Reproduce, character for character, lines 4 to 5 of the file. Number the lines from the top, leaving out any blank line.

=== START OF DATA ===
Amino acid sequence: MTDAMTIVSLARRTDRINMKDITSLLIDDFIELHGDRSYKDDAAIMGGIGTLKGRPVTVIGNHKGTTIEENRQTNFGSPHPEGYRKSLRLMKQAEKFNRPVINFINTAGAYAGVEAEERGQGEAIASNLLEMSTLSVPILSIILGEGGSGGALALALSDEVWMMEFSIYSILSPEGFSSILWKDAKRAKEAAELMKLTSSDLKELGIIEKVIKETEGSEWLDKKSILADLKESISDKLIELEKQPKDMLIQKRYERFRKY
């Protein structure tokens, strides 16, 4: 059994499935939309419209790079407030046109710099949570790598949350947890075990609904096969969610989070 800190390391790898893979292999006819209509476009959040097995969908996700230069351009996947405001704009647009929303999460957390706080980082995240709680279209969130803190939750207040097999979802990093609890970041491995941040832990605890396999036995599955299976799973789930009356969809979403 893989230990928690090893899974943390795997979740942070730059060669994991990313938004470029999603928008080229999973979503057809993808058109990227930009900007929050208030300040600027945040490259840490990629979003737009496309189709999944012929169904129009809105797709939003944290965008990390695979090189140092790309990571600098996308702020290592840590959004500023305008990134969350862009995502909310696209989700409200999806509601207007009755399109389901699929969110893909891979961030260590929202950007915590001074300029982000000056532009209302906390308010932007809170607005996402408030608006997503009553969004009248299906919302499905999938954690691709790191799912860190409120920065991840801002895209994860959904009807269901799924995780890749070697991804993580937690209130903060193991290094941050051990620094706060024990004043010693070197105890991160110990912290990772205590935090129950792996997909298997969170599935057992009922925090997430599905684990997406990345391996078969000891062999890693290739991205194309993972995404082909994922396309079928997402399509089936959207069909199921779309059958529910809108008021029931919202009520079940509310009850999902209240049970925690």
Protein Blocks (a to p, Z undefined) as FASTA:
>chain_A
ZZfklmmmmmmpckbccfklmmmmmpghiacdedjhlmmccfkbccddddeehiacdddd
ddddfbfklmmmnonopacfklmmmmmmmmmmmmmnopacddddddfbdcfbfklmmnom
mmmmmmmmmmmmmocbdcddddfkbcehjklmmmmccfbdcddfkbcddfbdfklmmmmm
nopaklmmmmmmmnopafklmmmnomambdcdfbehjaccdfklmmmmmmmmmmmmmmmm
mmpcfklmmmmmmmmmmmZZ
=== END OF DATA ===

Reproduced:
>chain_A
ZZfklmmmmmmpckbccfklmmmmmpghiacdedjhlmmccfkbccddddeehiacdddd